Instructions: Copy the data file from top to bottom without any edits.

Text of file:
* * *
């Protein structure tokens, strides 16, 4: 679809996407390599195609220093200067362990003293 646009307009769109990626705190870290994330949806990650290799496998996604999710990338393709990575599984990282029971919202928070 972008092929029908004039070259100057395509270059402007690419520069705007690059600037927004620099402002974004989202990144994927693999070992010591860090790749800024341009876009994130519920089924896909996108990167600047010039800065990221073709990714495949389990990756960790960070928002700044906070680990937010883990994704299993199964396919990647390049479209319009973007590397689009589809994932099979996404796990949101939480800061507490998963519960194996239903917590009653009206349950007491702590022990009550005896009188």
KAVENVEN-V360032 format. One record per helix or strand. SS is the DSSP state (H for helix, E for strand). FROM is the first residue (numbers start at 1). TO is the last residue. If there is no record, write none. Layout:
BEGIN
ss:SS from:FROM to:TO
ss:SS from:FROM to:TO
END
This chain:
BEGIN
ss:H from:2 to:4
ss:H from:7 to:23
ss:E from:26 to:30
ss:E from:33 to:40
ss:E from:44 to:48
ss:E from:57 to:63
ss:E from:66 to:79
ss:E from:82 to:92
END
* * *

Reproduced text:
């Protein structure tokens, strides 16, 4: 679809996407390599195609220093200067362990003293 646009307009769109990626705190870290994330949806990650290799496998996604999710990338393709990575599984990282029971919202928070 972008092929029908004039070259100057395509270059402007690419520069705007690059600037927004620099402002974004989202990144994927693999070992010591860090790749800024341009876009994130519920089924896909996108990167600047010039800065990221073709990714495949389990990756960790960070928002700044906070680990937010883990994704299993199964396919990647390049479209319009973007590397689009589809994932099979996404796990949101939480800061507490998963519960194996239903917590009653009206349950007491702590022990009550005896009188």
KAVENVEN-V360032 format. One record per helix or strand. SS is the DSSP state (H for helix, E for strand). FROM is the first residue (numbers start at 1). TO is the last residue. If there is no record, write none. Layout:
BEGIN
ss:SS from:FROM to:TO
ss:SS from:FROM to:TO
END
This chain:
BEGIN
ss:H from:2 to:4
ss:H from:7 to:23
ss:E from:26 to:30
ss:E from:33 to:40
ss:E from:44 to:48
ss:E from:57 to:63
ss:E from:66 to:79
ss:E from:82 to:92
END